Since the housing collapse a few years ago, we have repeatedly been told that the housing market is recovering as the economy gets better. We’re regularly told that housing values will rise again and that homeowners are being protected with the Federal Reserve’s monetary policy. Is that really the case?
Again and again, news outlets, private think-tanks and governmental agencies have published reports that look at how the housing market isn’t really recovering and that there have been numerous setbacks. Financial experts, such as David Stockman, the former Reagan budget director, and Peter Schiff, president of Euro Pacific Capital, consistently aver that the United States economy and various sectors, including real estate, are again entering into a bubble fueled by Fed stimulus.
After reviewing plenty of reports, it can easily be surmised that talks of a booming housing market are nothing but delusional. Homeownership is falling, mortgage application rates are falling, mortgage rates are rising and the list goes on.
Here are 16 statistics to highlight how the housing market is not recovering and is in disarray:
1. Homes have become less affordable for potential buyers and there is a limited supply.
2. Builders started work at a seasonally-adjusted annual rate on 1.01 million homes in May, down 6.5 percent from 1.07 million from the previous month.
3. The National Association of Home Builders/Wells Fargo builder sentiment index for June showed U.S. homebuilders are not confident that the housing market is healthy.
4. Although housing starts have grown 9.4 percent over the past year, apartments accounted for most of those gains, which suggests more Americans are renting rather than owning.
5. Applications for building permits dropped 6.4 percent in May.
6. U.S. home price sales saw the smallest annual gain in 14 months this April.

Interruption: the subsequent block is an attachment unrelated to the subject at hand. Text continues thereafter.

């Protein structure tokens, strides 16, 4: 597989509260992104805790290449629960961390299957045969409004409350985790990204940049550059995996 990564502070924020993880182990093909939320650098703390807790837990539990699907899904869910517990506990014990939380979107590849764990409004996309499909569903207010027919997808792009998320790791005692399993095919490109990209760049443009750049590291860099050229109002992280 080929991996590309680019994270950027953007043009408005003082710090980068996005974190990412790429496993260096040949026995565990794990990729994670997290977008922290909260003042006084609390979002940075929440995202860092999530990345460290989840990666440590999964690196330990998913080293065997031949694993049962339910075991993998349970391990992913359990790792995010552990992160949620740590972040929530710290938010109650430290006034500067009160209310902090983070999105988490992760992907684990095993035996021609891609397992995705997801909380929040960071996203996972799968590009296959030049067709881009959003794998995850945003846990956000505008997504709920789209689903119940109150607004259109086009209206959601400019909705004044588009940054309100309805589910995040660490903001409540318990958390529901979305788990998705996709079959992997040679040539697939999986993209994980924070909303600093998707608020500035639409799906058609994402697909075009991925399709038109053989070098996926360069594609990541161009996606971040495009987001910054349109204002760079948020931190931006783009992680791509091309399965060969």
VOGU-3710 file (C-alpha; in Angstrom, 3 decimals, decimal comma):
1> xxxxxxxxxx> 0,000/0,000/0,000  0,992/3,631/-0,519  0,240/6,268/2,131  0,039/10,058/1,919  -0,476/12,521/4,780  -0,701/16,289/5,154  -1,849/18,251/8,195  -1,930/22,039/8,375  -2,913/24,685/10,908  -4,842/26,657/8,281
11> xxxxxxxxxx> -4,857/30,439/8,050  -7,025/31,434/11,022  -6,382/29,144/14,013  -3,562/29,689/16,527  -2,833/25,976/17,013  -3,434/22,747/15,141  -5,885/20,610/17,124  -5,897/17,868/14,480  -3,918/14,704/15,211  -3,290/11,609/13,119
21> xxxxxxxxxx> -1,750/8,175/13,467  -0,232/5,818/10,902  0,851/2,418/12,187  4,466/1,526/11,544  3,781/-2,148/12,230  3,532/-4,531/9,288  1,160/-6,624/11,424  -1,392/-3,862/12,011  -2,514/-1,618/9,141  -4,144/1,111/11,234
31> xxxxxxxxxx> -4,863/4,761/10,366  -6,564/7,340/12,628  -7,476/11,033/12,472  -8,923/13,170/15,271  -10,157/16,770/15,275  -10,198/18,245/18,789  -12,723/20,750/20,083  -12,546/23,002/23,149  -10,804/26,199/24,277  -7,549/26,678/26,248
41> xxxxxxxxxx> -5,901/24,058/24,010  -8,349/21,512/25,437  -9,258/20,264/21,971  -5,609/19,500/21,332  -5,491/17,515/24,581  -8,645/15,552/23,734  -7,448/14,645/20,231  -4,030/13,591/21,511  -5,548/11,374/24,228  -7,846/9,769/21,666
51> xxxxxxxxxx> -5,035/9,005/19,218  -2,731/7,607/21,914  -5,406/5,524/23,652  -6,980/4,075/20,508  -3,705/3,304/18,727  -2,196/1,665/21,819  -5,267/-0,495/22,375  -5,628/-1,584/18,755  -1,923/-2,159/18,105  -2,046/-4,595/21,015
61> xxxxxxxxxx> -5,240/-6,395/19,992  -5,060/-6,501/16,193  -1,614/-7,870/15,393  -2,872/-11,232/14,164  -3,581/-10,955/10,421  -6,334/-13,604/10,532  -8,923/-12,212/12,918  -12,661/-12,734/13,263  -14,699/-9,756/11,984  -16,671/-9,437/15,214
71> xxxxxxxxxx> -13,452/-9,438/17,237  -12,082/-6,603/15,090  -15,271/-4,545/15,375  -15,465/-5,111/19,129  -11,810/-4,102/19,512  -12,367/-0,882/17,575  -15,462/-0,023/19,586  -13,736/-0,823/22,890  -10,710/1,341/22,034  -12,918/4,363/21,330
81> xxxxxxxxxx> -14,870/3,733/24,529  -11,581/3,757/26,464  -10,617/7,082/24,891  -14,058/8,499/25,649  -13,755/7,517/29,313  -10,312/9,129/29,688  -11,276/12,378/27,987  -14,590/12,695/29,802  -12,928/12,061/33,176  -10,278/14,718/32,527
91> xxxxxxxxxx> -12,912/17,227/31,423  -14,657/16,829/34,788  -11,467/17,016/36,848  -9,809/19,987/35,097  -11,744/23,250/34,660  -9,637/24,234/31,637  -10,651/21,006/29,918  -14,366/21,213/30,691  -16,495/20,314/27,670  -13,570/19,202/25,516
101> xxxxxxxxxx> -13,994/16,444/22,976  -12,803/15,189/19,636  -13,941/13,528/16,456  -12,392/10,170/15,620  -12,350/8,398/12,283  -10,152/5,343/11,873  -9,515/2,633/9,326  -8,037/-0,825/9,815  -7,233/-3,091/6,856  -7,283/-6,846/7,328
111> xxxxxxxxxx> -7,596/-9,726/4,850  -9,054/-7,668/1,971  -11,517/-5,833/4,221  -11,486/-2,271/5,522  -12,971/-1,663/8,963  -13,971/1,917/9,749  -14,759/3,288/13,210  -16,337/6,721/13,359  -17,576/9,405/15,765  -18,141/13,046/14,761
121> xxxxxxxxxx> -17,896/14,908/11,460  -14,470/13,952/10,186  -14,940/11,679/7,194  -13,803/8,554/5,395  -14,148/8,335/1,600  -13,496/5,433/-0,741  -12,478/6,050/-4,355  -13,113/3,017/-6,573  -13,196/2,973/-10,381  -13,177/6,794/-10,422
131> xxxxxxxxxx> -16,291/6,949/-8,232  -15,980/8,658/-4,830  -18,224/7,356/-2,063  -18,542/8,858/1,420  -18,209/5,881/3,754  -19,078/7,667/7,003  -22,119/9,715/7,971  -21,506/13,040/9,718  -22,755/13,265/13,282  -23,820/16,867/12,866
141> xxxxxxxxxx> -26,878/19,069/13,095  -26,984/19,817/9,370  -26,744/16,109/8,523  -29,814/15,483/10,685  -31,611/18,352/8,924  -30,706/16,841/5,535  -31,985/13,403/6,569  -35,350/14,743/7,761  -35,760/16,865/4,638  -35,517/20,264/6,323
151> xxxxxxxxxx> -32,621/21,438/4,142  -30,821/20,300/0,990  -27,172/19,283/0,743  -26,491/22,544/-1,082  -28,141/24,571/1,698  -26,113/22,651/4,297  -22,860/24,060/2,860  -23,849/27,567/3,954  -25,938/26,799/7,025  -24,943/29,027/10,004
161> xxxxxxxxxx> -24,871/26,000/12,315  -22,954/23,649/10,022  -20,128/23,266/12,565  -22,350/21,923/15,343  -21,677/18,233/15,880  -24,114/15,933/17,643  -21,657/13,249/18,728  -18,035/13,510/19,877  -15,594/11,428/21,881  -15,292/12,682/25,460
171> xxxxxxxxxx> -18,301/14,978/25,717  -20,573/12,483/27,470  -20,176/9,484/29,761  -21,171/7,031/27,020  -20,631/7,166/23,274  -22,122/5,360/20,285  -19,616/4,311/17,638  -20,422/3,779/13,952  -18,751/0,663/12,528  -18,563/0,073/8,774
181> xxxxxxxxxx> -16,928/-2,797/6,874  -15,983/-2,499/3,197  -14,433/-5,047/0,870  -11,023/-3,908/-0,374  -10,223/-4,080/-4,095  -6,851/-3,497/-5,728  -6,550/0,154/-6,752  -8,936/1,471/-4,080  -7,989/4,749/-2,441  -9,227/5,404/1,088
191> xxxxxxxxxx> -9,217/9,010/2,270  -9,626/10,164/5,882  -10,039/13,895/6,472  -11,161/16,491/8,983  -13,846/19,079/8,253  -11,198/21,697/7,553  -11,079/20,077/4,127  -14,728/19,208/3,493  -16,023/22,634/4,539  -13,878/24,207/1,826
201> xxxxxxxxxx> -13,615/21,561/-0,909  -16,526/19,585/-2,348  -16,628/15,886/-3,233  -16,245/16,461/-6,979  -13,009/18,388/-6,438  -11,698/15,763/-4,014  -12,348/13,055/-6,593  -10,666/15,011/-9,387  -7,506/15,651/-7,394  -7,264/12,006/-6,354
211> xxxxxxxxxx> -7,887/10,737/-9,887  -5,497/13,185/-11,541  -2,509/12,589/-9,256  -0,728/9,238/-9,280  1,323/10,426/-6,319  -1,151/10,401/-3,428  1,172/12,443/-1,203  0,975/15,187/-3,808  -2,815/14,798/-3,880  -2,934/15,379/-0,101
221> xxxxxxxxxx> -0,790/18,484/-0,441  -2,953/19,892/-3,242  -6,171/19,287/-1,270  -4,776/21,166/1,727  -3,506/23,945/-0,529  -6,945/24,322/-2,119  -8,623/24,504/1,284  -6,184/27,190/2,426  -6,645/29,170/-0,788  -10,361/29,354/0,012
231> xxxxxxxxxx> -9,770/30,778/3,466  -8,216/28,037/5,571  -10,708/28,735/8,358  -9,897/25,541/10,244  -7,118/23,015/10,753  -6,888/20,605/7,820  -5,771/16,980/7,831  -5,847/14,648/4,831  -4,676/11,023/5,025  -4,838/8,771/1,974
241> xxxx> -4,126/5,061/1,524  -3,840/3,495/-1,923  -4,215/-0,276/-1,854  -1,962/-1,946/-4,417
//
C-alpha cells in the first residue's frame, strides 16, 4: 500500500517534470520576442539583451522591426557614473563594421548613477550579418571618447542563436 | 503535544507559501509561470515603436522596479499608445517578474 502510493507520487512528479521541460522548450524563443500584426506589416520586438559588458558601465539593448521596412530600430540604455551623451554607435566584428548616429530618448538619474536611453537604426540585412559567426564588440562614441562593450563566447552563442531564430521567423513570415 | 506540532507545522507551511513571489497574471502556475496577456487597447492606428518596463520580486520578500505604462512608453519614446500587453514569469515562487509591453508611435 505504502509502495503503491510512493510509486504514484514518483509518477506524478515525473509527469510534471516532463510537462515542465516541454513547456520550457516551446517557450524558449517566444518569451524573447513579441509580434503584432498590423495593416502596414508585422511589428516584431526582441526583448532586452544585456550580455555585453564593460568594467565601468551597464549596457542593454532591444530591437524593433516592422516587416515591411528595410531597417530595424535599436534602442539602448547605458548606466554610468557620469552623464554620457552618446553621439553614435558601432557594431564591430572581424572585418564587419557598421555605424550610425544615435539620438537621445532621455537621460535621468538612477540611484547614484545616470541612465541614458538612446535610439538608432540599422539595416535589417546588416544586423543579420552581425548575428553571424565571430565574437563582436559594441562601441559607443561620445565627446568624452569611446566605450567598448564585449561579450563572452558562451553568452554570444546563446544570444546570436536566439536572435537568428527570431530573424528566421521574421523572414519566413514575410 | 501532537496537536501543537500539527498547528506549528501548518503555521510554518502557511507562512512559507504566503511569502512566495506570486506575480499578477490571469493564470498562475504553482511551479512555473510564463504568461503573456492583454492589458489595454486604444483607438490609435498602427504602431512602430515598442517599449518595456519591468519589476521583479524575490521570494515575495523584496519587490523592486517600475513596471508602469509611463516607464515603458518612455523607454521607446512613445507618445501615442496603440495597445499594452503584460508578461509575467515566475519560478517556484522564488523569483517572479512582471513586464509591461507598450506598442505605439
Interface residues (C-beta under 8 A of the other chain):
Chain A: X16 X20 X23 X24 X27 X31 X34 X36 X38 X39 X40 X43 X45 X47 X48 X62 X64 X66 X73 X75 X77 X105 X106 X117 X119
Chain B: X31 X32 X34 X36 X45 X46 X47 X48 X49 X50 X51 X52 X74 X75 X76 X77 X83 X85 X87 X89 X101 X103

7. The International Monetary Fund (IMF) recently warned in a report that the global housing market, particularly in the U.S., is overheating. “A recovery in the housing market is surely a welcome development, (but) we need to guard against another unsustainable boom,” said IMF deputy managing director, Min Zhu.
8. The homeownership rate in the U.S. declined to its lowest rate in nearly 20 years to 64.8 percent.
9. New-home sales have dipped 20 percent between the months January and March.
10. The 90-day delinquency rate on residential mortgages stands at approximately eight percent.
11. A report found that one in five mortgages is underwater, which means owners owe more than their homes are actually worth.
13. The same Freddie Mac report noted that only two in five housing markets are improving.
14. New and re-sale homes fell in the middle of the prime buying season (May to July).
15. The Federal Reserve and economists usually focus on consumer debt, but mortgage debt is a telling statistic. Right now, Americans owe $7.8 in outstanding mortgage debt and approximately $500 billion in home equity credit lines.
16. An estimated 157,000 individuals had a new foreclosure notation added to their credit reports between Oct. 1 and Dec. 31 last year.
Mortgage debt remains to be a considerable issue for the current and future generations. What’s just as dangerous is that more and more homeowners are taking out reverse mortgages just to cover their living expenses and pay down their debts. Real estate professionals say this will be the growing trend over the next decade and something to keep an eye on.
The collapse in the housing market has left a lot of people asking: is it even worth it to buy a home anymore? With enormous tax burdens, rising energy costs, eminent domain law abuses and the housing downturn, it’s no wonder why families are turning to the renting life.